The United Nations simply cannot be shamed. The anti-poverty agency within the U.N., the U.N. Development Program (UNDP), is using it's procurement power to favor Hugo Chavez.
This is a dizzying web of deceit...it isn't easily explained, and the UN is hiding it's paper trail as I write. All the details are not known but here's my summary:
The UNDP is charged with fighting poverty - their mission is anti-poverty development. The UNDP needs to procure goods and services to fulfill its mission. The agency has rules governing how those procurements are made. The rules require that bids be "let" and that the bidding environment be "competitive."
Fox News (April 18th, 2008) discovered that much of the bidding was anything but "competitive," in fact, competitive bidding was waived "on more than half of the $1.5 BILLION in goods and services it paid for over the past three years."
The same UNDP documents also show that by far the largest and most frequent requests for UNDP procurement cash — and their subsequent approvals — come from countries with questionable track records for government honesty and transparency. Among the big winners are the Democratic Republic of Congo, Sudan, Honduras and Iraq.William Easterly, a former World Bank economist, is quoted as saying:
The totals are “shocking,” and “scandalous,....There could be some extraordinary circumstances involved, but even those cannot possibly explain why the bulk of UNDP operations are waivers of competition.”According to Fox News, the waivers for competitive bidding broke down this way:
The value of the waivers ranged from $259 million, or 50 percent of total purchases in 2005,...Well, so far, this is not good...but then, it is the United Nations, and of course, it gets worse.
to a high of $409 million, or two-thirds of the total for 2006,...
before settling back to $210 million, or 54 percent of the total last year.
UNDP’s procurement procedures became an issue on April 1, when FOX News questioned the agency’s 2007 authorization of 19 airport walk-through body scanners worth $2.3 million, on behalf of the Venezuelan government of Hugo Chavez.While it appears that corruption in bidding occurred, it is not clear who or what actually paid for the scanners for Venezuela, but it seems, at the least, UNDP acted as a mediator between a Venezuelan manufacturer and Chavez.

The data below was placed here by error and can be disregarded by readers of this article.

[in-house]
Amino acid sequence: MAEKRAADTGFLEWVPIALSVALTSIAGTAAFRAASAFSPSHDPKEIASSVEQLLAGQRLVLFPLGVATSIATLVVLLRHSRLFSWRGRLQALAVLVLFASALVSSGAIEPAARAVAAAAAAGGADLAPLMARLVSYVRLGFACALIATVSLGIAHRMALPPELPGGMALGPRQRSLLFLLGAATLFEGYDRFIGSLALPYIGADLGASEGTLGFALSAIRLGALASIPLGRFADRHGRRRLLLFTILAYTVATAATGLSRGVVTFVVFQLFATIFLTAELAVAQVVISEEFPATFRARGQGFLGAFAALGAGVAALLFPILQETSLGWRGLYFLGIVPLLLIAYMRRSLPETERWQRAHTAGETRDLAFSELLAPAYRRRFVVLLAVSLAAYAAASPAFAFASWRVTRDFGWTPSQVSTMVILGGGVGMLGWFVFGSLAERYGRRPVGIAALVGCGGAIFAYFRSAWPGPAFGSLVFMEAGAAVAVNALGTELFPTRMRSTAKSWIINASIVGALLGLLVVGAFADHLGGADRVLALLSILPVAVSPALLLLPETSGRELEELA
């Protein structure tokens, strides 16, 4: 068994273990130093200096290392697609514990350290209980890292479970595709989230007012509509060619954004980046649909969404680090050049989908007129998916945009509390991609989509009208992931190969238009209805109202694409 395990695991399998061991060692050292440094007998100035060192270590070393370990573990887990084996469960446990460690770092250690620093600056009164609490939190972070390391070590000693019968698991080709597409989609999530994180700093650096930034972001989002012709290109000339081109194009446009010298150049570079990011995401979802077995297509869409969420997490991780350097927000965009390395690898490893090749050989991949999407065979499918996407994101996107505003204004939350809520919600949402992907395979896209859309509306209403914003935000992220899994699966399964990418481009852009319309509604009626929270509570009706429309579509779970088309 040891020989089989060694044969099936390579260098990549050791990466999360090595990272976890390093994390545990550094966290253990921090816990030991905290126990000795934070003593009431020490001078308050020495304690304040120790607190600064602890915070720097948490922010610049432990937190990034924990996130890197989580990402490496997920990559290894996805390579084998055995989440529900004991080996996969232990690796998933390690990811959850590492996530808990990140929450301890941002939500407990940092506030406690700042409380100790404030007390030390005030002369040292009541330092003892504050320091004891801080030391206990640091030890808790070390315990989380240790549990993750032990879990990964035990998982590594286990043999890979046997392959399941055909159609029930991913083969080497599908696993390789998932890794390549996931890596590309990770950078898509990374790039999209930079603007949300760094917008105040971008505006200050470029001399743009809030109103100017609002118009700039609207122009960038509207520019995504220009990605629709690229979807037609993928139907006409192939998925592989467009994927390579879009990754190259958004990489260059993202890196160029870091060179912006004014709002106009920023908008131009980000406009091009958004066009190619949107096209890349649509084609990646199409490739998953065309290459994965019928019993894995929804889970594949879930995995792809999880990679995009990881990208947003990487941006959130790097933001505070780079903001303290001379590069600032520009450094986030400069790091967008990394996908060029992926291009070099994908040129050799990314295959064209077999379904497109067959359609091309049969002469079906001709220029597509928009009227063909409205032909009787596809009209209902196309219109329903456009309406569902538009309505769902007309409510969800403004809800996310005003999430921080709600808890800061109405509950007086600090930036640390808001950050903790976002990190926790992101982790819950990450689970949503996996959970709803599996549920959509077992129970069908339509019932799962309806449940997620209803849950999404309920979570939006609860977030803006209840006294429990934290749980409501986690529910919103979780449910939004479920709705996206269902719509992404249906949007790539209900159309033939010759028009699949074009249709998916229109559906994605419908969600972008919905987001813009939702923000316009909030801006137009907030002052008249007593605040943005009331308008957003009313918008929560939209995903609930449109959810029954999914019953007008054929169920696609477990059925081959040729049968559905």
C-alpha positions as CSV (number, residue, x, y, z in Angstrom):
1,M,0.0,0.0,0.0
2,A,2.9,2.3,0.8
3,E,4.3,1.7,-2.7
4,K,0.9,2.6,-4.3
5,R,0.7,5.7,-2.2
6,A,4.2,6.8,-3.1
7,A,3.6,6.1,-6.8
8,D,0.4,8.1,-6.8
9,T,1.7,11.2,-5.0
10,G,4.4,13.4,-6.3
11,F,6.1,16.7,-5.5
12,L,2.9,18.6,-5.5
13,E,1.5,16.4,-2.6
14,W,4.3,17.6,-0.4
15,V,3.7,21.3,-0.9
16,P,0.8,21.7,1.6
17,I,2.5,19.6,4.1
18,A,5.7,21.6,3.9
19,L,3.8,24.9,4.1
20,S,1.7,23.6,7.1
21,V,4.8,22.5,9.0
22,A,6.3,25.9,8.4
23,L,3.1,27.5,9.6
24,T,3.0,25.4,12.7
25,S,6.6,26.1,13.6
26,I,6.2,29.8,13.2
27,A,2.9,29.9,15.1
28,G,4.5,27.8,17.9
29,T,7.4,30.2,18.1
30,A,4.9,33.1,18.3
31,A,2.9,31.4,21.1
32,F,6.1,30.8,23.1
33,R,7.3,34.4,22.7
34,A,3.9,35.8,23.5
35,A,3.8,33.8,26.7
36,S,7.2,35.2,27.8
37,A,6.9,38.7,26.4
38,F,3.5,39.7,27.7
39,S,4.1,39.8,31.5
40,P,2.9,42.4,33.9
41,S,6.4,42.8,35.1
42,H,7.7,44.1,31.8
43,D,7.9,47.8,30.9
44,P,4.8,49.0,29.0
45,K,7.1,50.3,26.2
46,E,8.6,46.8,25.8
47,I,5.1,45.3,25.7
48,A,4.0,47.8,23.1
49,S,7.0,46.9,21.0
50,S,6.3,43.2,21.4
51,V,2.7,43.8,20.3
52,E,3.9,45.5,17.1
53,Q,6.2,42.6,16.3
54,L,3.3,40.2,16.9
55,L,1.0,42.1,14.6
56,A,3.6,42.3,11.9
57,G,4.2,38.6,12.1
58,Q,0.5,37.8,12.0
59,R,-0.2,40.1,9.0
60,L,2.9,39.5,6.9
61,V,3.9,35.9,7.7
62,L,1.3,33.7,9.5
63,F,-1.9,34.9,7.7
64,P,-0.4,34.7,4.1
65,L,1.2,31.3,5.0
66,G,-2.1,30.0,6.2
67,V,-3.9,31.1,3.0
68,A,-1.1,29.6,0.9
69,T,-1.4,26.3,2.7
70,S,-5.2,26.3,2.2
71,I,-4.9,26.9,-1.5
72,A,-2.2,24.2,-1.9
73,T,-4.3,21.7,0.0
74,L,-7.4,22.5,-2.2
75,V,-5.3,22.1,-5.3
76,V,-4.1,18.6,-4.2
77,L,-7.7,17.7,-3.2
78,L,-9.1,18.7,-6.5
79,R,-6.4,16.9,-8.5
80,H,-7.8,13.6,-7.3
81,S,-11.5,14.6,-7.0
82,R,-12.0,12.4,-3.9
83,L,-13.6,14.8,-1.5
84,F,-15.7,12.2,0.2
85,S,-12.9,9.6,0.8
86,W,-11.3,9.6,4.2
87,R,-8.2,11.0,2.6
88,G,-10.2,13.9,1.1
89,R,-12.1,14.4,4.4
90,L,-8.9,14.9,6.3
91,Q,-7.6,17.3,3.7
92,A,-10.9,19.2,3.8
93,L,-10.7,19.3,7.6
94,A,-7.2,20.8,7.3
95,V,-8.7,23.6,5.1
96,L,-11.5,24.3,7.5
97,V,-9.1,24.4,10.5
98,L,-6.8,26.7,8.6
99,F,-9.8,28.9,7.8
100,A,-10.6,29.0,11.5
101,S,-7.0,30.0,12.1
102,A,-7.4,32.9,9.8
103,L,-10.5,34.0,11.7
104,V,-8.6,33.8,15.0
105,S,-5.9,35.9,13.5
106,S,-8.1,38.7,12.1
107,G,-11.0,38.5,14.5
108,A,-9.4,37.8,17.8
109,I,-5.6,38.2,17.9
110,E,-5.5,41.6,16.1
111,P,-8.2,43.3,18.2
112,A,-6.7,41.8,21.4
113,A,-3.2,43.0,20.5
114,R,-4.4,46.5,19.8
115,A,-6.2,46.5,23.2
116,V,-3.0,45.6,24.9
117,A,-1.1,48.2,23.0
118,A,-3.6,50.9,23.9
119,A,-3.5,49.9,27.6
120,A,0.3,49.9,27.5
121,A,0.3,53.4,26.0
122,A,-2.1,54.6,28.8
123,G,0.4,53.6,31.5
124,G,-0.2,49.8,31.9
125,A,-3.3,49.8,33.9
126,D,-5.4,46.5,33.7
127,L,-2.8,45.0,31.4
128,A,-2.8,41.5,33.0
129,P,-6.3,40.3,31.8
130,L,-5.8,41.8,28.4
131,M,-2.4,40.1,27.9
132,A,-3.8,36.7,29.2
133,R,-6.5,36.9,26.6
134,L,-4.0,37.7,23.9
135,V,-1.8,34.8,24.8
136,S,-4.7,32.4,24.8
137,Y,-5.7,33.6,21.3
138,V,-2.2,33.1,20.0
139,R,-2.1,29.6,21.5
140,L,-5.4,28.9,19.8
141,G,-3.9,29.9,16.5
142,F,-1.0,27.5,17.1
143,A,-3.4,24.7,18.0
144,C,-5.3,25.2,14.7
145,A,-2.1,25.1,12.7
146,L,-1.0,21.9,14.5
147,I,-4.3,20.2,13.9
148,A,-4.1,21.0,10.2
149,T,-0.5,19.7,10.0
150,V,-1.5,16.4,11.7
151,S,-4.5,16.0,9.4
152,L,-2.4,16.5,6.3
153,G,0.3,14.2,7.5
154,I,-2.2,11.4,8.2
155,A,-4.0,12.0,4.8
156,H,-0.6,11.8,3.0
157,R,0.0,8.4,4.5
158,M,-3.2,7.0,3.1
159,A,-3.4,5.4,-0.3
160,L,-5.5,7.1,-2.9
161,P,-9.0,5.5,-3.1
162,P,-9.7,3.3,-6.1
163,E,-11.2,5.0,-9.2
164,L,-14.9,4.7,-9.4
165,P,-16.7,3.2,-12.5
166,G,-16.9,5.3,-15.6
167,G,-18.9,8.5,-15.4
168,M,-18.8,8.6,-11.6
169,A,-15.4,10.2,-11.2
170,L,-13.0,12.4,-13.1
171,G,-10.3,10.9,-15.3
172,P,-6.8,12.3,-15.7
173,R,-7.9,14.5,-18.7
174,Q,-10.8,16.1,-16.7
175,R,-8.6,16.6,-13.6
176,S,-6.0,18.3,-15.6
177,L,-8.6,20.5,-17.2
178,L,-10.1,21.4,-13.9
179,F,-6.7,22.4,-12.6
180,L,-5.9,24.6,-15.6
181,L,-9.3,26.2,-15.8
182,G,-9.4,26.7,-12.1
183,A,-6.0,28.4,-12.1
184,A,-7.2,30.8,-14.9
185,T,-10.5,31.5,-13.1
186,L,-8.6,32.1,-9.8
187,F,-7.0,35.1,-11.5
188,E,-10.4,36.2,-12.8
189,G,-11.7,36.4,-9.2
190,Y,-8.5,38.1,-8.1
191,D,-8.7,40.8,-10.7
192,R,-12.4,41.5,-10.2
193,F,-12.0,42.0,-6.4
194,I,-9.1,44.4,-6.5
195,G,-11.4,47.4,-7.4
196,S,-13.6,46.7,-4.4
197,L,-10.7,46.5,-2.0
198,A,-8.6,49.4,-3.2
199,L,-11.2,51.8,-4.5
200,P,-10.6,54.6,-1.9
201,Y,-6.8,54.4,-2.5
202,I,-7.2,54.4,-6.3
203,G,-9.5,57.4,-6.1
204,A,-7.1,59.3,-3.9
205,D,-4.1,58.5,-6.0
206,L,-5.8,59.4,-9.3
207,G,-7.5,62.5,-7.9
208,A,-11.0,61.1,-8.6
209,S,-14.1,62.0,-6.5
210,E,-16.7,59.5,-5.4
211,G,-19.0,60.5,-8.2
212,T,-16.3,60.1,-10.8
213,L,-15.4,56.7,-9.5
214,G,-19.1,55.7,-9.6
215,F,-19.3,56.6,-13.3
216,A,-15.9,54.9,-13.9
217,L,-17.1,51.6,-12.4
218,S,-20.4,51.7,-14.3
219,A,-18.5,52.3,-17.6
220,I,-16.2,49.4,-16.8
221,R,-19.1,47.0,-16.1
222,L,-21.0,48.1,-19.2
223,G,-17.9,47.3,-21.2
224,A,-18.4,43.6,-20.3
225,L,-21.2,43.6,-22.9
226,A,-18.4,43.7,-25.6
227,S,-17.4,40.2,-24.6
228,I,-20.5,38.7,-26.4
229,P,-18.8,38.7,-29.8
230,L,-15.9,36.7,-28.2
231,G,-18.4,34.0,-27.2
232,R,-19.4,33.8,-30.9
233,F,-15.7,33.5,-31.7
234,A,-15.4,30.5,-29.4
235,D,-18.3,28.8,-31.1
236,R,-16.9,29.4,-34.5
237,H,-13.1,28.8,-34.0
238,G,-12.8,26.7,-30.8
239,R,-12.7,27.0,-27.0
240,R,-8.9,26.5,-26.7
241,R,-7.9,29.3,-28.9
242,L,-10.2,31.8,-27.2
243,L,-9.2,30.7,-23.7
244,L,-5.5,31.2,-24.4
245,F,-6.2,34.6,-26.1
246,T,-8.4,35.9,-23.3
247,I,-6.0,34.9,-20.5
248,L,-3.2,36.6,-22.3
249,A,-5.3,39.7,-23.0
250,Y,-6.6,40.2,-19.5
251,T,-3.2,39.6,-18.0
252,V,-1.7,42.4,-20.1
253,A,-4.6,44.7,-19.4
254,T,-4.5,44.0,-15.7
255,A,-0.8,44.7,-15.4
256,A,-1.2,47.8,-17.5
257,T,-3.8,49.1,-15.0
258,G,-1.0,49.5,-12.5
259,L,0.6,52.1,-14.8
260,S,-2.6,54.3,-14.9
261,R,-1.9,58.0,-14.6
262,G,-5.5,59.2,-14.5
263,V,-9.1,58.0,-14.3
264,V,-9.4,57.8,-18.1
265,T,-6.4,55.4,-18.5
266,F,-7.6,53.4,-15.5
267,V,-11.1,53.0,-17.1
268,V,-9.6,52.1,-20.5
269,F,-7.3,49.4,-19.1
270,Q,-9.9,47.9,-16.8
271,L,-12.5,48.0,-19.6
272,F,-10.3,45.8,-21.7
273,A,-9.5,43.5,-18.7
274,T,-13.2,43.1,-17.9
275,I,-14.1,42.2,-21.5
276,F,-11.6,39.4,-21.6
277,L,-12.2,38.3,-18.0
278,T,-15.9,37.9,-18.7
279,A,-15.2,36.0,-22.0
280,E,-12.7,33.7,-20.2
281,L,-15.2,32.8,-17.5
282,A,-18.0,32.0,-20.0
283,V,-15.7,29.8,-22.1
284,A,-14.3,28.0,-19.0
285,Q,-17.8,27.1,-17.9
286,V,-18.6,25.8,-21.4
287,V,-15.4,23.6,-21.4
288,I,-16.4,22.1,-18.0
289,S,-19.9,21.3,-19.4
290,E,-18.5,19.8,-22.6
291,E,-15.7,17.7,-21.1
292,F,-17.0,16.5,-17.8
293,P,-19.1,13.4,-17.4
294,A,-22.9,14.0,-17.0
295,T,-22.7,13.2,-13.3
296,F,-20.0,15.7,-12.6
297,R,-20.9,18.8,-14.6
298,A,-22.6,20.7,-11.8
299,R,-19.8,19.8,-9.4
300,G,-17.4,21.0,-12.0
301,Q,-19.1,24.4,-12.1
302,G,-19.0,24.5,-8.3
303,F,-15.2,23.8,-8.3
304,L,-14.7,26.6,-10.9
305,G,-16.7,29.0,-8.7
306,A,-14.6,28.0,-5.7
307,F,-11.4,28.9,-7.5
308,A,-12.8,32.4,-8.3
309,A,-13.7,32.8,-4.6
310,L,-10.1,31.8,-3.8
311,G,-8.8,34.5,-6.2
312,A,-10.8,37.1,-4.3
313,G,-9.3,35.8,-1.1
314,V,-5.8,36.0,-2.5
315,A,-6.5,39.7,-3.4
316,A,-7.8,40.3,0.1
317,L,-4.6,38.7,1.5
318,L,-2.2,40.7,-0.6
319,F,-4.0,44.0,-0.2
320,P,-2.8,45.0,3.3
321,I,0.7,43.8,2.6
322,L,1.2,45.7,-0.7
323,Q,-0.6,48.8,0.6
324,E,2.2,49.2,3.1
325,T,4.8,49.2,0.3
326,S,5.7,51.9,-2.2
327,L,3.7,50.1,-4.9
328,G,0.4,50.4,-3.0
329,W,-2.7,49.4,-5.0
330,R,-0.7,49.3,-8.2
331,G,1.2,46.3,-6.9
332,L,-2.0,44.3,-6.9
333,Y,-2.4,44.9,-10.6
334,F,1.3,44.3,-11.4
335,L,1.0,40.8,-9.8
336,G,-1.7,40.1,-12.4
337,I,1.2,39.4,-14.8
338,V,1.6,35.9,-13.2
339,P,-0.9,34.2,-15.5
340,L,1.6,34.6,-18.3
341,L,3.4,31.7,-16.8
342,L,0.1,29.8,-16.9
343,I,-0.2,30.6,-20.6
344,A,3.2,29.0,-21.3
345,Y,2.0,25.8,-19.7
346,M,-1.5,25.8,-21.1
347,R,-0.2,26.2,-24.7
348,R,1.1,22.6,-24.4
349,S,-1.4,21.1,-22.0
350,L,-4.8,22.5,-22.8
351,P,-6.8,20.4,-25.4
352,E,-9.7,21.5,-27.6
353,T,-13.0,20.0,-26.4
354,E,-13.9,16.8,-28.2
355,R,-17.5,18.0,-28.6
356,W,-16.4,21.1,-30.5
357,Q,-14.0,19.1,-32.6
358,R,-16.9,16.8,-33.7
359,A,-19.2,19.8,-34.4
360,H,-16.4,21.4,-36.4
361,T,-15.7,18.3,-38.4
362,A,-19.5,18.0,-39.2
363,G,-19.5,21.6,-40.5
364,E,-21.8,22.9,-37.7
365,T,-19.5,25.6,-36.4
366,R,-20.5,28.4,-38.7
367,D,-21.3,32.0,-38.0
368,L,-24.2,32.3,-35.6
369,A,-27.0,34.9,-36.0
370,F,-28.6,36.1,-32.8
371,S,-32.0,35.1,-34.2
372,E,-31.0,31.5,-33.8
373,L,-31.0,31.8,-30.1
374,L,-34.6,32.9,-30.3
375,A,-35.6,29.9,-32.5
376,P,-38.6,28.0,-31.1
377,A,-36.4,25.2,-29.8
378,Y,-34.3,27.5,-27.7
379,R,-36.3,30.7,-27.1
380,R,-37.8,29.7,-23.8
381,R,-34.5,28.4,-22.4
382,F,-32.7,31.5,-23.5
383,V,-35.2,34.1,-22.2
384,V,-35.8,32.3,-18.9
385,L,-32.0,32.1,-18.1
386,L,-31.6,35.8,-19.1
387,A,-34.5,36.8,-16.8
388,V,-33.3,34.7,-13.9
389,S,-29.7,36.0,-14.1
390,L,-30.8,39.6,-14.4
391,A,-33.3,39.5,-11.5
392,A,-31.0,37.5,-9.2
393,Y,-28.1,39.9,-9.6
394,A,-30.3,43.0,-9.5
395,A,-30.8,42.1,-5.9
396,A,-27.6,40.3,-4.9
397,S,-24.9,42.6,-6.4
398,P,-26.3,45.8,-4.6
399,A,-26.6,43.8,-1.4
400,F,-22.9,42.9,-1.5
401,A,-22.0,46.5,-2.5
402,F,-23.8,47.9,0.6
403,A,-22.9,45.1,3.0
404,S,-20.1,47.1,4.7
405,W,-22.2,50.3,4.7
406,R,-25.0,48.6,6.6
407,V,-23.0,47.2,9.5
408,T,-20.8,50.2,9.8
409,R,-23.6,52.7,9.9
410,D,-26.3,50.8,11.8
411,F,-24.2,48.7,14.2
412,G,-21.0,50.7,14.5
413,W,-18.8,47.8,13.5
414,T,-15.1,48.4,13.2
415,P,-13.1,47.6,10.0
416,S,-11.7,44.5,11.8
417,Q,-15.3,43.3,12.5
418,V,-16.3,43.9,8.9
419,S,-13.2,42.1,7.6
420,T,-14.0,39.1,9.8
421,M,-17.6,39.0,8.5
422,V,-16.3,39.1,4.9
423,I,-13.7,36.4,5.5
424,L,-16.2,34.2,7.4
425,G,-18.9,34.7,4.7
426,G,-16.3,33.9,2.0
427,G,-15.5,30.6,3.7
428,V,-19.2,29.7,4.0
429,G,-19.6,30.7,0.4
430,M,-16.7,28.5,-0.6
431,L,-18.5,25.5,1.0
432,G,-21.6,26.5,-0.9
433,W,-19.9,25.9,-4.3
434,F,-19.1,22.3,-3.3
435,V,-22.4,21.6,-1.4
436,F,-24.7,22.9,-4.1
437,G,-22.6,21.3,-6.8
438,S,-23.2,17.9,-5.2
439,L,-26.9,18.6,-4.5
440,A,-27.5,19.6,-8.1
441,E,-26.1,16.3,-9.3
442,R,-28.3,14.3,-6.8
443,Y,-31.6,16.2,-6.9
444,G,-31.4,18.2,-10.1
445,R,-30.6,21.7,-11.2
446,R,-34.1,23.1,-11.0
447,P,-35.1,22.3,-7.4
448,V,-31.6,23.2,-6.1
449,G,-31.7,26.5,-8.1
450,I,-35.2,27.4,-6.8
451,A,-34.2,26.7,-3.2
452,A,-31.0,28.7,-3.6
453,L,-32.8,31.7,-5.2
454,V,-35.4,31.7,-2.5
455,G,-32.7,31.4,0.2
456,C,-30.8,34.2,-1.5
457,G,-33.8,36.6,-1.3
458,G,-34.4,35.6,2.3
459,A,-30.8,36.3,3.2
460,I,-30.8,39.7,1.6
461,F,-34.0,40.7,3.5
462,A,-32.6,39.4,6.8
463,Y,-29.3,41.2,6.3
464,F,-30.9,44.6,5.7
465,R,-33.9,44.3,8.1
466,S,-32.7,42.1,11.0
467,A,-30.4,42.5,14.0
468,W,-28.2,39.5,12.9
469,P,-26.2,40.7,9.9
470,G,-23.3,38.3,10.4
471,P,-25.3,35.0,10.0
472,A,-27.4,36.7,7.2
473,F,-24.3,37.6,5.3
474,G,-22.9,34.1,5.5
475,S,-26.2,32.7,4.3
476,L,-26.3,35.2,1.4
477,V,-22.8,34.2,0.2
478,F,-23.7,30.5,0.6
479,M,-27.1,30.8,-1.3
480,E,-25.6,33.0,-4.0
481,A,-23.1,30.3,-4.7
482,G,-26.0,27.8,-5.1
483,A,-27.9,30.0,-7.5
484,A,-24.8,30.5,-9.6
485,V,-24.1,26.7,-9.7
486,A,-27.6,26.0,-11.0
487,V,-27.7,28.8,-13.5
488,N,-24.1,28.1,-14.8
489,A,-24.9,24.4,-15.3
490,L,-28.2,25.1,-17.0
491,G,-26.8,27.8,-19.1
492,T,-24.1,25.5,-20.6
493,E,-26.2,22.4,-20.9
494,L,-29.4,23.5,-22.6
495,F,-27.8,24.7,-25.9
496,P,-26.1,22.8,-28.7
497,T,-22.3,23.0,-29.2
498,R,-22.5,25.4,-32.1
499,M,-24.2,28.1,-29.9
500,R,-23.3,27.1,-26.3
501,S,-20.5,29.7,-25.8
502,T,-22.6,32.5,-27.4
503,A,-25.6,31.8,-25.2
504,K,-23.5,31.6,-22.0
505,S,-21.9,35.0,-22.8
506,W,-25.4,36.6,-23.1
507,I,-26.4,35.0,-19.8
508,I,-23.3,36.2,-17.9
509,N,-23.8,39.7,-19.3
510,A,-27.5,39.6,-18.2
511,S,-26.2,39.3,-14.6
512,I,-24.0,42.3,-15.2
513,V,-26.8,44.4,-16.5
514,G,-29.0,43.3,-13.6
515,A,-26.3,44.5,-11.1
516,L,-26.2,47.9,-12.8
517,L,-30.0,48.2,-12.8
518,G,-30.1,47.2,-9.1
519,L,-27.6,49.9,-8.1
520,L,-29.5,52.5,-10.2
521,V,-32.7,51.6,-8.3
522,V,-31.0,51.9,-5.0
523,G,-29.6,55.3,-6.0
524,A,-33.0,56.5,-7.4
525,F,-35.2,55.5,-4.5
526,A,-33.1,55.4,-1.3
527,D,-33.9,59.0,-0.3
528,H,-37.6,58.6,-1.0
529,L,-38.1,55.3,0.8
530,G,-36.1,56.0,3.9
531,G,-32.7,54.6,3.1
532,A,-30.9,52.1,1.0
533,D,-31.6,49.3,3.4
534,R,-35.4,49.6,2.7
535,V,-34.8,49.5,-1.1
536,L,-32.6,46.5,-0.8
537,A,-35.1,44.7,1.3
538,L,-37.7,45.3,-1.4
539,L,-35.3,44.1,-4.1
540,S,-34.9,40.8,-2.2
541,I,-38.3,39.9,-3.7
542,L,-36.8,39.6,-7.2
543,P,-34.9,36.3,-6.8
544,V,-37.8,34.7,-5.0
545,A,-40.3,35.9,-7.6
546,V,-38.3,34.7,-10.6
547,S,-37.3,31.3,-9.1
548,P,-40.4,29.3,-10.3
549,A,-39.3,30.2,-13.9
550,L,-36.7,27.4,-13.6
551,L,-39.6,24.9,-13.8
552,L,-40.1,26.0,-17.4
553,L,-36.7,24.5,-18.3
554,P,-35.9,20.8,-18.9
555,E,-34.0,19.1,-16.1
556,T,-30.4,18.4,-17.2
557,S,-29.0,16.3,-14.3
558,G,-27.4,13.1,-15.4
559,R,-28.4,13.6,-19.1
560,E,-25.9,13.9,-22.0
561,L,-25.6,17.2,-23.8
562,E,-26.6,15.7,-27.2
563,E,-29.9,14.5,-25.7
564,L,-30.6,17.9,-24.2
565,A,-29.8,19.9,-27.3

Fox News' George Russell points out the obvious questions, at least obvious to those of us with reasonable common, and moral, sensibilities:
Behind the foggy complexities of UNDP’s role in the airline scanner puzzle lies a deeper question: what role is an agency devoted to alleviating international poverty playing as a general contractor for the authoritarian rulers of an oil-rich nation, who are also avowed supporters of terrorism in the Western Hemisphere?Fox News on the benevolent UNDP's affinity for Venezuela:
And another question: whether the close, often secretive, and apparently quite profitable relationship that UNDP has forged in Venezuela really serves the high-minded goals of the United Nations as a whole.
Oil-rich Venezuela, with an estimated GDP per capita of $12,800 in 2007, shares one characteristic with many of the biggest beneficiaries of UNDP funding: its low ranking on the Transparency International corruption perceptions index. In 2007, along with four other countries, it ranked 162nd — in the place immediately above the Democratic Republic of Congo.Two Fox reports that I've linked to include PDF's of UNDP documents, including "confidential UNDP minutes," and a list of Venezuela's waivers for 2007.
To add some more fuel for those warm fuzzies we're feeling toward the U.N. right now, this also from Fox:
(The U.S., which is on the executive board, pays roughly 22% of UNDP’s $5 billion annual budget.)Homeland Security speaks:
Sums up Republican Senator Tom Coburn of Oklahoma, a member of the U.S. Senate’s homeland security and government affairs committee: “We simply cannot afford to give President Chavez or the UNDP any benefit of doubt.”Article End - Posted by Maggie
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